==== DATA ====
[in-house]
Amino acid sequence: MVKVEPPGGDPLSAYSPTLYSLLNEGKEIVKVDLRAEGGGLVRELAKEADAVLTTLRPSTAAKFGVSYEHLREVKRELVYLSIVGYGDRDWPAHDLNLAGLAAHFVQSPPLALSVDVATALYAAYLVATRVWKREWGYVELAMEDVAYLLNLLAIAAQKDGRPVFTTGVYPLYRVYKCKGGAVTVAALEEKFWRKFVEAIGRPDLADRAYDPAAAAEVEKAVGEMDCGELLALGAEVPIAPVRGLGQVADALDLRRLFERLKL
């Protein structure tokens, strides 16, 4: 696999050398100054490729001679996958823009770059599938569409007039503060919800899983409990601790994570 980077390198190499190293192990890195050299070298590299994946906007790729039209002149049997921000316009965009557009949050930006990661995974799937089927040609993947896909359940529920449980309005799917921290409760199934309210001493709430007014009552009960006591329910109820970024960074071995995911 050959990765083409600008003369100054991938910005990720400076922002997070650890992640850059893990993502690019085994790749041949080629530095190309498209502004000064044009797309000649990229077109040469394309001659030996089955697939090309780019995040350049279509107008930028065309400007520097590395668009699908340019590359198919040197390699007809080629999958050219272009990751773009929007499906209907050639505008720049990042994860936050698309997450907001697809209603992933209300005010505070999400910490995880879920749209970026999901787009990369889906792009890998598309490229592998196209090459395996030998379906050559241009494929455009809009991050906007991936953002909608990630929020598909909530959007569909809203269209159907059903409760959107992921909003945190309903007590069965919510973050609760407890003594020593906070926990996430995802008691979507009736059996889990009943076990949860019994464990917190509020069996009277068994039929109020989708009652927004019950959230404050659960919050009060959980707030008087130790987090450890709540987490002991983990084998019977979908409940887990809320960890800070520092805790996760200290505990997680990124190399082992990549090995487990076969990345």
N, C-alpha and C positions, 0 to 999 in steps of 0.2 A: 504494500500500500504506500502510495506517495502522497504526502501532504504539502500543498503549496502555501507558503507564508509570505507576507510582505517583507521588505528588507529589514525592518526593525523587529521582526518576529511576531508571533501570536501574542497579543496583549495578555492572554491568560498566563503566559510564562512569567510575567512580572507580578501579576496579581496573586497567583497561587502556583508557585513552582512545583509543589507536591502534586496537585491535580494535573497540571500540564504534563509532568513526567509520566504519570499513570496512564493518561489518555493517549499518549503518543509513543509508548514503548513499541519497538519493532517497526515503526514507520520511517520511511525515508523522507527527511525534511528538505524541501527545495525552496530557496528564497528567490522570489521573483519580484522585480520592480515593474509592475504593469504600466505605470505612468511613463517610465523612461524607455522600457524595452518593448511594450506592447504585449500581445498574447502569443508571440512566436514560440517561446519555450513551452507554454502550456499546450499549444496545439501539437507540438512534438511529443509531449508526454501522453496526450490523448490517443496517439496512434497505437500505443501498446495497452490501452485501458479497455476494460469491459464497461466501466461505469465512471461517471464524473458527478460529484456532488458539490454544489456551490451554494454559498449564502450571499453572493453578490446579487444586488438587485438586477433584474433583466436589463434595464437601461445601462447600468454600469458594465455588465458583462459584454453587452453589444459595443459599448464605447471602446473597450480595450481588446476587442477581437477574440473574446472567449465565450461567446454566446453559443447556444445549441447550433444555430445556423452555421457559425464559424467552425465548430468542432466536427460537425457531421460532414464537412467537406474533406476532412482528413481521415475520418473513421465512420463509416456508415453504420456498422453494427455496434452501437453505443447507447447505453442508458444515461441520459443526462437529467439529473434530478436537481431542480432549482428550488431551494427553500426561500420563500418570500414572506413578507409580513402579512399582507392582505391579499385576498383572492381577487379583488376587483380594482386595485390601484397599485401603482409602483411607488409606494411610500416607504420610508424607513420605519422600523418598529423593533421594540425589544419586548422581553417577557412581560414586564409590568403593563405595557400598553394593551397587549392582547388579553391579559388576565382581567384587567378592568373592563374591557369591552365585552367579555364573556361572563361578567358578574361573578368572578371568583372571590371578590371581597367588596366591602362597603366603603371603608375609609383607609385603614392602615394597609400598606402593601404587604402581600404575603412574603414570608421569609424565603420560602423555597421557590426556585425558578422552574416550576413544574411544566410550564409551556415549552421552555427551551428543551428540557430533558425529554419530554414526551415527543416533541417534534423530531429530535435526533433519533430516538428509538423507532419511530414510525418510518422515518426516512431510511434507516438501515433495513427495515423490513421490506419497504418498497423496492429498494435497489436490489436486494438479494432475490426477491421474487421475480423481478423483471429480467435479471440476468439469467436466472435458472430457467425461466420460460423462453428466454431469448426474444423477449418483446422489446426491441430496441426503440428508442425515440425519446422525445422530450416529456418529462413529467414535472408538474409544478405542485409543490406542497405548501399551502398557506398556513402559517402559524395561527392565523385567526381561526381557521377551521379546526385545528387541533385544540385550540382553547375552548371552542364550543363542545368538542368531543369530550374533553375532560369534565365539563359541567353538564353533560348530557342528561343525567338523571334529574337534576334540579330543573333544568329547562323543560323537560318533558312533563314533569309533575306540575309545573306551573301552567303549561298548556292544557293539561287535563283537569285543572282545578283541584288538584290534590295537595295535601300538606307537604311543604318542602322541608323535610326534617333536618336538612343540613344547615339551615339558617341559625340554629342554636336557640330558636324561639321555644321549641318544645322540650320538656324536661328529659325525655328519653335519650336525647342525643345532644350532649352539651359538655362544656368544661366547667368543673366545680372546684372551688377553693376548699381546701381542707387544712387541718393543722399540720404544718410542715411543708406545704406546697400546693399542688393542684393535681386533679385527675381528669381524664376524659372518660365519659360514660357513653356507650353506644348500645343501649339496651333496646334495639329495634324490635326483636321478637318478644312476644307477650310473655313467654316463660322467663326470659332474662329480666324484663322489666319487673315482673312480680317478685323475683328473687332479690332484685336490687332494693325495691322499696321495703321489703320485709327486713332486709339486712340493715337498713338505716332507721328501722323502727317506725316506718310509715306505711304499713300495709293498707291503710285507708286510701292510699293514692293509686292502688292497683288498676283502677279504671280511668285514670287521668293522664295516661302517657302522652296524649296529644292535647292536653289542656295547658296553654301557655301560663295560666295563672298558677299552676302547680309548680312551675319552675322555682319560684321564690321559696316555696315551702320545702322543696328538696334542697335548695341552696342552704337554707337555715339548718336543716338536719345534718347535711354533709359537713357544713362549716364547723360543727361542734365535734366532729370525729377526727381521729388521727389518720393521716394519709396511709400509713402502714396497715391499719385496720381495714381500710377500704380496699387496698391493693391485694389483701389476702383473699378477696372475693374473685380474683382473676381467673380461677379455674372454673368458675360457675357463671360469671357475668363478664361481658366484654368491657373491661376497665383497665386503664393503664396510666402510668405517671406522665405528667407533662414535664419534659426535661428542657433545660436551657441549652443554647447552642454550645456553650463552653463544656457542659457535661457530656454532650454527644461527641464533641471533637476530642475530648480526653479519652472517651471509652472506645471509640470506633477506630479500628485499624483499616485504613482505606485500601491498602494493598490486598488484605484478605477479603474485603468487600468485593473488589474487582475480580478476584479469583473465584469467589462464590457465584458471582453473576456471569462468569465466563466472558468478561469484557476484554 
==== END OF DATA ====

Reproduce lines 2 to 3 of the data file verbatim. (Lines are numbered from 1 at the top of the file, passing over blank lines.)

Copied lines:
Amino acid sequence: MVKVEPPGGDPLSAYSPTLYSLLNEGKEIVKVDLRAEGGGLVRELAKEADAVLTTLRPSTAAKFGVSYEHLREVKRELVYLSIVGYGDRDWPAHDLNLAGLAAHFVQSPPLALSVDVATALYAAYLVATRVWKREWGYVELAMEDVAYLLNLLAIAAQKDGRPVFTTGVYPLYRVYKCKGGAVTVAALEEKFWRKFVEAIGRPDLADRAYDPAAAAEVEKAVGEMDCGELLALGAEVPIAPVRGLGQVADALDLRRLFERLKL
């Protein structure tokens, strides 16, 4: 696999050398100054490729001679996958823009770059599938569409007039503060919800899983409990601790994570 980077390198190499190293192990890195050299070298590299994946906007790729039209002149049997921000316009965009557009949050930006990661995974799937089927040609993947896909359940529920449980309005799917921290409760199934309210001493709430007014009552009960006591329910109820970024960074071995995911 050959990765083409600008003369100054991938910005990720400076922002997070650890992640850059893990993502690019085994790749041949080629530095190309498209502004000064044009797309000649990229077109040469394309001659030996089955697939090309780019995040350049279509107008930028065309400007520097590395668009699908340019590359198919040197390699007809080629999958050219272009990751773009929007499906209907050639505008720049990042994860936050698309997450907001697809209603992933209300005010505070999400910490995880879920749209970026999901787009990369889906792009890998598309490229592998196209090459395996030998379906050559241009494929455009809009991050906007991936953002909608990630929020598909909530959007569909809203269209159907059903409760959107992921909003945190309903007590069965919510973050609760407890003594020593906070926990996430995802008691979507009736059996889990009943076990949860019994464990917190509020069996009277068994039929109020989708009652927004019950959230404050659960919050009060959980707030008087130790987090450890709540987490002991983990084998019977979908409940887990809320960890800070520092805790996760200290505990997680990124190399082992990549090995487990076969990345």